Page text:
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Thinking Spring? How about growing some giant pumpkins?

According to Danny Dill, you can't burn a dried out giant pumpkin for firewood, but you can certainly climb into one. "Actually, a giant pumpkin would be good to get inside to stay warm," he says with a laugh.

Dill's Atlantic Giant is the world's largest pumpkin variety. Danny Dill lives in Windsor, Nova Scotia. Danny's father, Howard, was a world champion pumpkin grower. Howard developed a variety of pumpkin that could grow truly huge - the Atlantic Giant.

"Back in the 1970s," Danny explains, "he had a mixed farm just like most farms. He kept livestock - beef cattle - and he had an apple orchard and vegetable gardens. He was involved in 4-H as a child and I think that's when he got his kind of showmanship/competitive part - the part where you want to enter to show stuff in the fall fairs - which was very competitive in them days.

"They had a local contest here, just who could bring the biggest pumpkin. In them days it'd be something that's 75 or 100 pounds. It was just an old Hungarian Mammoth Squash variety that some of the older seed companies offered - just whatever seed they had - and my dad... actually he taught himself genetics then, in the mid-'70s. He thought, 'Well, if I cross this particular plant with this one, could I produce one even bigger?' It's no different than if somebody was breeding livestock or a faster race horse or what have you.

"Lo and behold, he grew his first one over 300# in 1976 and he had taken it down to a show in Circleville Ohio. They had a huge pumpkin show. There was no prize money, just a blue ribbon.

"Anyhow, he continued on and kept working on it and he wanted to work more for the orange color because back in them days they could be green, orange, or mottled... So in 1979 he had his first world record that weighed 438#, and he continued breaking records each year, until for four straight years he was the world champion.

"He knew it was not a fluke - that he had something here. He had patented the variety and dubbed it Atlantic Giant, because we live on the Atlantic. And since then growers around the world have ordered his seed and they've gone on to produce bigger and bigger pumpkins that are over 2,600 pounds now."

Packets of Dill's Atlantic Giant seeds are widely available but seeds from pumpkins of pedigreed lineage and known poundage can be found on the Dill website. "A lot of these growers are very keen and they've educated themselves on the genetics of the Atlantic Giant. They're looking for certain seeds; crosses that have the potential to grow ones even heavier and bigger. Some growers don't care what it looks like or the color. They're just going for the weight. We find what we call 'cream color' ones tend to weigh heavier. They're thicker rind as opposed to what we call 'the nice orange pretty ones.' Those grow just as big but they don't seem to weigh as heavy."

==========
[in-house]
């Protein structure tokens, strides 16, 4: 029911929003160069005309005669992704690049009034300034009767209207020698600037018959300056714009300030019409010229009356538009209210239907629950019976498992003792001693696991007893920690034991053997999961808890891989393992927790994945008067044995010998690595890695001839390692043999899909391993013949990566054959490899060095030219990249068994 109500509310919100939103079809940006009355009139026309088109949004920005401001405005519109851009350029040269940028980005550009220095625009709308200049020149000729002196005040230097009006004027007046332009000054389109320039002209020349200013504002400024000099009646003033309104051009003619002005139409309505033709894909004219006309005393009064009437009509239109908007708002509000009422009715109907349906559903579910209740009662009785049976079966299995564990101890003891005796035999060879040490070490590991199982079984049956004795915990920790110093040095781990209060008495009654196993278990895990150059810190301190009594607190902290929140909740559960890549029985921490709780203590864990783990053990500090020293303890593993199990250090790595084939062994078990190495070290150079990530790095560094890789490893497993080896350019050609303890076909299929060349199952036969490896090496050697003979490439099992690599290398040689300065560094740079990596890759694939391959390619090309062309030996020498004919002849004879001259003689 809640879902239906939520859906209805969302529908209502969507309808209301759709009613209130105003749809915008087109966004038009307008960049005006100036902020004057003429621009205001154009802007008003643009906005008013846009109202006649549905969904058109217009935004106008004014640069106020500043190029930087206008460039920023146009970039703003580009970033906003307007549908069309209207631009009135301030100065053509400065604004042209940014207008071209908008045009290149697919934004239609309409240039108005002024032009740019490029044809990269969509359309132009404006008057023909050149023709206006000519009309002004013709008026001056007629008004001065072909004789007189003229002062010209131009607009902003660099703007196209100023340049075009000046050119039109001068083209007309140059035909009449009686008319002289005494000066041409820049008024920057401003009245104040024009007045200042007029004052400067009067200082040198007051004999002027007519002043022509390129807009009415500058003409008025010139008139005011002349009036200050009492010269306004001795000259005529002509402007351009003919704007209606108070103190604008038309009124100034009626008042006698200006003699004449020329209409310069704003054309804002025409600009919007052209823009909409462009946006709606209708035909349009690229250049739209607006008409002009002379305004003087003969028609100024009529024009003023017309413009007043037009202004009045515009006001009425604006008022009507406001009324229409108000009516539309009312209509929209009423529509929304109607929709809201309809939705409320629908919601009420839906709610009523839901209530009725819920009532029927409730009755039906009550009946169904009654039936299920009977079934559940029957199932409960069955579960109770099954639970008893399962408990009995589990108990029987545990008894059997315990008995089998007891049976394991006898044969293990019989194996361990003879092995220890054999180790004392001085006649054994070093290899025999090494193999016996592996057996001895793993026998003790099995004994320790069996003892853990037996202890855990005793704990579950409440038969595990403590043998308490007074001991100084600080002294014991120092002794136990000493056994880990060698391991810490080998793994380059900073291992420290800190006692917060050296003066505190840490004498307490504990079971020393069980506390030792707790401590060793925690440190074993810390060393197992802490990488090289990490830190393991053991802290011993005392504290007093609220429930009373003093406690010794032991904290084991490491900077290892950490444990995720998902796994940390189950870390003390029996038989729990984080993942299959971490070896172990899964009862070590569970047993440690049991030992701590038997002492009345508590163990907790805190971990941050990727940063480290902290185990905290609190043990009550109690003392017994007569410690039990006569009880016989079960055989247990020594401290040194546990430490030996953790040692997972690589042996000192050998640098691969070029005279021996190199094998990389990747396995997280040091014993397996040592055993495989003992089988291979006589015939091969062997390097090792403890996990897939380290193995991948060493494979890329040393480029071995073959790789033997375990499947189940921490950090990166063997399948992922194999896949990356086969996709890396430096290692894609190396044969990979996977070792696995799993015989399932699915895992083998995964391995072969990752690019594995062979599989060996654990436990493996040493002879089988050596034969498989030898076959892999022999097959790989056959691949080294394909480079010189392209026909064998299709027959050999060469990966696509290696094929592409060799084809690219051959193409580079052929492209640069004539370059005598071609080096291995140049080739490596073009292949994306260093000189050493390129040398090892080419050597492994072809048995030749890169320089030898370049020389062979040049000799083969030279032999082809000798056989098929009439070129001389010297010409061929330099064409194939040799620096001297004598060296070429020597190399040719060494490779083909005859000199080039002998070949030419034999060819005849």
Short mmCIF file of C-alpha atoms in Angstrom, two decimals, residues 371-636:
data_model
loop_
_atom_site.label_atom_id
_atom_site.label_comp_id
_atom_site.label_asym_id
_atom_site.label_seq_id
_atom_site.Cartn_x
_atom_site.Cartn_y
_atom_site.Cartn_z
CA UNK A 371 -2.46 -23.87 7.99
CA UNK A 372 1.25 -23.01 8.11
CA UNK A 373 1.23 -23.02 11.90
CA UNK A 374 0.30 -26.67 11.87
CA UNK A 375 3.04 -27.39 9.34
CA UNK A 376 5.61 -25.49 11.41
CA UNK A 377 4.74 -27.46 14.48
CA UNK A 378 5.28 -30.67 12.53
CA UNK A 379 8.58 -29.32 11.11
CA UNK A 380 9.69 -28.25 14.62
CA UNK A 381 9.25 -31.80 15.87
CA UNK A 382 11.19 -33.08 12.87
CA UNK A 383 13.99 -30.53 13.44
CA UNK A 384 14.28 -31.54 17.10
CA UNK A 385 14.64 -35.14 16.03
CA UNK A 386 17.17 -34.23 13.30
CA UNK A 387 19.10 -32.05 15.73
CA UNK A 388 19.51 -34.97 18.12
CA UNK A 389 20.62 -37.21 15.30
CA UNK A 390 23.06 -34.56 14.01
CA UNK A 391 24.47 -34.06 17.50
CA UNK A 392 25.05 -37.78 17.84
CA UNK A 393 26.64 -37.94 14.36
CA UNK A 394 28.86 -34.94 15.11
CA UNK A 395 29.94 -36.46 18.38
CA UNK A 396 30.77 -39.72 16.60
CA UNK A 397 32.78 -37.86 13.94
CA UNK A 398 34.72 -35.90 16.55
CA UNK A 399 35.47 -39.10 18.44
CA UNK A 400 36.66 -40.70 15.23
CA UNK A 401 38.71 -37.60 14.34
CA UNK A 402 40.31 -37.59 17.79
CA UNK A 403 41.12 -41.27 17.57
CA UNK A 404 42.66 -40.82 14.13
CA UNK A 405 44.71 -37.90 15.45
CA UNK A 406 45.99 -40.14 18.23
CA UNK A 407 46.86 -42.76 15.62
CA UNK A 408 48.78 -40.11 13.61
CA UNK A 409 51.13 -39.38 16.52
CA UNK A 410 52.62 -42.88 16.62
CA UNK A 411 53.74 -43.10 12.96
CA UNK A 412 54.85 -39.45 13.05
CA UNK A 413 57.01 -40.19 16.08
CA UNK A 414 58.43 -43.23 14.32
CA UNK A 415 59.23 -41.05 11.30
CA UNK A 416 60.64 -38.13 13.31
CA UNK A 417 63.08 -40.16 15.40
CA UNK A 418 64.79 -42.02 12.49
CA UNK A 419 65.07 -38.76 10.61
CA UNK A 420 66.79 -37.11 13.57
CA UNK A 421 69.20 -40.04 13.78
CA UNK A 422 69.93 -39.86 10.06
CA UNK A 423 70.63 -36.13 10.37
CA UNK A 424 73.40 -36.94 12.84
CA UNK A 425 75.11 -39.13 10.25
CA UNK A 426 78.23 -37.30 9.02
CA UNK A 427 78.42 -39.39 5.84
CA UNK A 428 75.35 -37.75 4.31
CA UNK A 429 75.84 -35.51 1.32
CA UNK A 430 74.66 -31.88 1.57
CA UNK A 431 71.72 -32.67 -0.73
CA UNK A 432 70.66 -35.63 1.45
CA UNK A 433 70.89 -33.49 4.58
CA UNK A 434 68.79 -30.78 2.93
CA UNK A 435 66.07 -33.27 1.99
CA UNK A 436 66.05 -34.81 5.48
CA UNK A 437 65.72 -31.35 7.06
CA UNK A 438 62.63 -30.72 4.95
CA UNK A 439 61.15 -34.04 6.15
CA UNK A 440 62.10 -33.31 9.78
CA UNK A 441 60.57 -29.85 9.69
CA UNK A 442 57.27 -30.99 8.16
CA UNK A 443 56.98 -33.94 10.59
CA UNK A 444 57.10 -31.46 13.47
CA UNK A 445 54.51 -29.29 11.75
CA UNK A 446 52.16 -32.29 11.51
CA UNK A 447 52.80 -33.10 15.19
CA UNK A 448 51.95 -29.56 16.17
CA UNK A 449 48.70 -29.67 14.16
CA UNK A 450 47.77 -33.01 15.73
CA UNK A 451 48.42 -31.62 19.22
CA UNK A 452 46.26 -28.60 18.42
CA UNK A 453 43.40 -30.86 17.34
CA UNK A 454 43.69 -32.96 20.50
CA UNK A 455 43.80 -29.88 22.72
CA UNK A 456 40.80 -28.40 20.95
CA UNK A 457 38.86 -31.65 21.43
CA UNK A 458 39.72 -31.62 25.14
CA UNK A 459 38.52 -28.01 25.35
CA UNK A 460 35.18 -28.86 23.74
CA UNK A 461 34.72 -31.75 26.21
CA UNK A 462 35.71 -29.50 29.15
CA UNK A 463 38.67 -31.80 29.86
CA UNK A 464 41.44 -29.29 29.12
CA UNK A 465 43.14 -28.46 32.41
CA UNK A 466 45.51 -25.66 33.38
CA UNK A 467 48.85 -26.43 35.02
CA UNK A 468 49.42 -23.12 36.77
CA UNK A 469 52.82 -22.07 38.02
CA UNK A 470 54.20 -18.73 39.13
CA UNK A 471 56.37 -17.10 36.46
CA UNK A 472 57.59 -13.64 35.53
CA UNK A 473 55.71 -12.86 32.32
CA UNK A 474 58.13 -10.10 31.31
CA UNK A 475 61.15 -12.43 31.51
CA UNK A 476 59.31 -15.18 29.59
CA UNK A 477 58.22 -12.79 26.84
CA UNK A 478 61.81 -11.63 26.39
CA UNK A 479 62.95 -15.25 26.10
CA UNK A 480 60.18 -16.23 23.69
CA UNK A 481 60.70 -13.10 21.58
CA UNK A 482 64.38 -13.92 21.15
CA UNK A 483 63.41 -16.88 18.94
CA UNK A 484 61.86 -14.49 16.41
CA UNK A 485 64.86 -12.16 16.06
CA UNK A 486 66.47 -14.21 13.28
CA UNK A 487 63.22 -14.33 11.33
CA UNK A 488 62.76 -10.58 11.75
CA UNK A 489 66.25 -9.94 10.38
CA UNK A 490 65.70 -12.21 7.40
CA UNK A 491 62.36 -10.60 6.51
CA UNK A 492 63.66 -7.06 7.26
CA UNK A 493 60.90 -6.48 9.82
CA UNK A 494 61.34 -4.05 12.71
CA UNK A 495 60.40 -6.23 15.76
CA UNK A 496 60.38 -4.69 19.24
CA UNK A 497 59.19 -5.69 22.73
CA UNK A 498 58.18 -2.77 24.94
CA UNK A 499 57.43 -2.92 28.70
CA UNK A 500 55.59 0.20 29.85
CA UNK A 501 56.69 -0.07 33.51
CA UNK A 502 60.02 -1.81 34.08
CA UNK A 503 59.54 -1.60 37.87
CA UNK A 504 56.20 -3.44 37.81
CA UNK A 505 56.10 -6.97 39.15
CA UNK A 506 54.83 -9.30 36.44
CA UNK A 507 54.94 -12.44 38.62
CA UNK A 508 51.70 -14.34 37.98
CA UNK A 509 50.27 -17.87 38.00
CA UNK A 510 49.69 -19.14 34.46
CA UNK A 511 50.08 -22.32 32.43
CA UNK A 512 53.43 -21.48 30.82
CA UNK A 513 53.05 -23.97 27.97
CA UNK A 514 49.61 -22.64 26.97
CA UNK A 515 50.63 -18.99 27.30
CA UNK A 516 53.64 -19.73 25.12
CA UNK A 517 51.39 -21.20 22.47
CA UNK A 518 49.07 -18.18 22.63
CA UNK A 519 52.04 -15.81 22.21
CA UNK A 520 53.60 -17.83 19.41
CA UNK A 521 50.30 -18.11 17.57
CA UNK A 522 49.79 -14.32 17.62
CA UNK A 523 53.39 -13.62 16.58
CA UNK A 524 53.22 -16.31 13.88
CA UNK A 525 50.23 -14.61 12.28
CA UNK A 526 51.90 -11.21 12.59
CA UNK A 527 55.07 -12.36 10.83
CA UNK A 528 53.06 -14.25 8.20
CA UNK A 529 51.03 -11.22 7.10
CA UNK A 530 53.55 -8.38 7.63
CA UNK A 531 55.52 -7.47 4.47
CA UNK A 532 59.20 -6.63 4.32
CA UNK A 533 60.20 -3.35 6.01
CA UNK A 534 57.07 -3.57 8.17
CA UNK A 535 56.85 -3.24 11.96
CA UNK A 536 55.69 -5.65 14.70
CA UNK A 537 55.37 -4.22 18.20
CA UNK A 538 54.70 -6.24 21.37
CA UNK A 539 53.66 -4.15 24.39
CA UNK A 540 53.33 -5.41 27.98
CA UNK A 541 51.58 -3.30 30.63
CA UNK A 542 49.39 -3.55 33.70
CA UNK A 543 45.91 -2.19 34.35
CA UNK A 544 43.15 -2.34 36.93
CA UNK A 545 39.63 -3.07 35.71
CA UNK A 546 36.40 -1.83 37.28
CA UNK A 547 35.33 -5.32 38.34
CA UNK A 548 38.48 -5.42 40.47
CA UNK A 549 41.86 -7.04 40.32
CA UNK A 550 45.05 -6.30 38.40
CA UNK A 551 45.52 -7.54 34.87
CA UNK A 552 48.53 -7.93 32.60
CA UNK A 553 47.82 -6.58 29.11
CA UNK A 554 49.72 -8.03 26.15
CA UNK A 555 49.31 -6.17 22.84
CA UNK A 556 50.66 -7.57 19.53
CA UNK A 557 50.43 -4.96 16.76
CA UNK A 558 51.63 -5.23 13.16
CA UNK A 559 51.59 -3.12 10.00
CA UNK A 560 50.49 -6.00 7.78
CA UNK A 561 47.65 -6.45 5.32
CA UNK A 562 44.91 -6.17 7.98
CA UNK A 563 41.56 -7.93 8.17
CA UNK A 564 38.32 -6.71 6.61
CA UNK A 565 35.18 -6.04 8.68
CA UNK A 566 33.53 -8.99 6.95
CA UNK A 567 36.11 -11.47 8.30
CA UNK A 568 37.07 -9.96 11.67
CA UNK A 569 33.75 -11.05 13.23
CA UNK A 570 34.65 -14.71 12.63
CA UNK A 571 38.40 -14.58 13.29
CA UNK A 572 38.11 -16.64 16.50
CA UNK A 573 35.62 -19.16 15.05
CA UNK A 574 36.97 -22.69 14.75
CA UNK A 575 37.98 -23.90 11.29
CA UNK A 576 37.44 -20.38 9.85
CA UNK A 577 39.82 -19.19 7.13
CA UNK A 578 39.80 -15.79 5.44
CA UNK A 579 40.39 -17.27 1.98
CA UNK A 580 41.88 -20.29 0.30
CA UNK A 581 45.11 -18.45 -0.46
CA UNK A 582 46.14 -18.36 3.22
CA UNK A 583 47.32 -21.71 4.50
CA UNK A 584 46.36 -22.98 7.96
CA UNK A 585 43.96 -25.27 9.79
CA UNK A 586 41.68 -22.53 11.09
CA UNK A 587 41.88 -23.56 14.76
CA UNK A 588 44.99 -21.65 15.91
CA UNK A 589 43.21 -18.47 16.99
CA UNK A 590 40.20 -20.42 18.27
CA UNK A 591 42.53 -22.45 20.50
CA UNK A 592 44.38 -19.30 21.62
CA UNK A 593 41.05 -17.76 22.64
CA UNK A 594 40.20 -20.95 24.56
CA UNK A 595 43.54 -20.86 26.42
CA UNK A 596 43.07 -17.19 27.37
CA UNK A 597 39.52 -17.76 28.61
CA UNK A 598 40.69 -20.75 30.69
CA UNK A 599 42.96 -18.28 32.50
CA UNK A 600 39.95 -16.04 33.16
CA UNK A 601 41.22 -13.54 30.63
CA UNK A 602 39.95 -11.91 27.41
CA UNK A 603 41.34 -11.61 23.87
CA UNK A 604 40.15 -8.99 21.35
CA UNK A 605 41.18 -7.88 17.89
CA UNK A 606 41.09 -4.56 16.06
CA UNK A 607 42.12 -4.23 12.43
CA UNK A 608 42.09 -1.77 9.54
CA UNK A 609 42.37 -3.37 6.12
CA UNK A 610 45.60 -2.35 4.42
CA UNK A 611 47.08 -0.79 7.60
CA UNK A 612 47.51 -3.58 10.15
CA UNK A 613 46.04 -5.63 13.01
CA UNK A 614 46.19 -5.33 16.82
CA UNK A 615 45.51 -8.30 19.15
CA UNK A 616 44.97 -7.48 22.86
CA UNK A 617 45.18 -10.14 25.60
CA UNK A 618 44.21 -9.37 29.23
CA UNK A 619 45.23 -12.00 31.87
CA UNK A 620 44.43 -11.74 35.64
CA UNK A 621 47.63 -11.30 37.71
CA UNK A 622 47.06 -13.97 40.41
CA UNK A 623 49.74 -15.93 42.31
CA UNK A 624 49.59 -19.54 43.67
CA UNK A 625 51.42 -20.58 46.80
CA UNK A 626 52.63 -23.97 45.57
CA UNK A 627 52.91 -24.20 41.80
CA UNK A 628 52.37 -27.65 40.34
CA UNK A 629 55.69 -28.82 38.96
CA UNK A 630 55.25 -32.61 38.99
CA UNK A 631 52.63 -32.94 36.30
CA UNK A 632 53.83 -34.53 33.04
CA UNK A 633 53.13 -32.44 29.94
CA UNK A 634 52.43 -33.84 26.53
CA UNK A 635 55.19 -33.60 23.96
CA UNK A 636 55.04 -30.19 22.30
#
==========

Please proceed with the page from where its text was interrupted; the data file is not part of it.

Northern Community Radio co-host David Harrington had participated in a small pumpkin growing contest through his workplace last year (he didn't win). He ordered some premium seeds from Dill's, brought them to the studio in time for the interview with Danny Dill, and described the parent pumpkins as having been in the "paltry" 800 pound range (which is a long way from the 300-pounder Howard started with). The parent plants were orange, so they'll be nice and bright. 800 pounds is not 2600 pounds, but Danny said those seeds have potential.

When will it all end? "I can see 3,000 pounds being broken within 5 years," says Danny Dill. "It's just the whole selection process, and of course the growing conditions, which are very important. Some grower who's a really top grower will have the perfect growing season or some Lady Luck and will come out sometime with a 3,000 pound pumpkin.

"When you actually think of that flower that opens up and is pollinated - and it's usually the 1st of July when that happens - that something that big can grow that fast in a matter of three months (July, August, September because most of the contests are usually around the first of October). So in 90 or 100 days something can grow three thousand pounds.

"At one certain point during the cycle of growth of that pumpkin... it starts the size of a baseball, and at some point it would have to be putting on something like 100 pounds in one day."

Danny offers a few tips for growing giant pumpkins:

  • Start seed indoors in 4" peat pots around the end of April
  • The key is soil preparation. Plow the ground. Add two buckets (these are tractor buckets, not a pail!) well rotted manure for each plant and spread it around the growing area (400-600 square feet per plant)
  • Put a little greenhouse over each young plant to protect it from frost
  • Bury the side vines to anchor them from the wind. This will also enable them to put down roots.
  • The first female flowers will show up in early July. Hand pollinate them, either from a different plant or from a male flower on the same plant.
  • Leave 3 or 4 pumpkins on the main plant at the beginning. Pumpkins may abort when they reach basketball size, so it's good to have some backups.
  • Danny likes to leave two pumpkins on each plant. Vines will be 30 or 40 feet long
  • Terminate the vines in mid-August and bury them so they will root and add energy to the fruit.

There are potential pitfalls. "Some growers end up putting so much into it the pumpkins end up splitting," Danny warns. "Then you have nothin'!"
For Danny Dill, the pumpkin business has just "taken off." He grows over 40 varieties, including gourds and white varieties for weddings.  And each fall in Windsor Nova Scotia there is a Pumpkin Regatta, where 40 or 50 people paddle giant pumpkins in a race.

You can find Dill's Atlantic Giant website here: https://www.howarddill.com/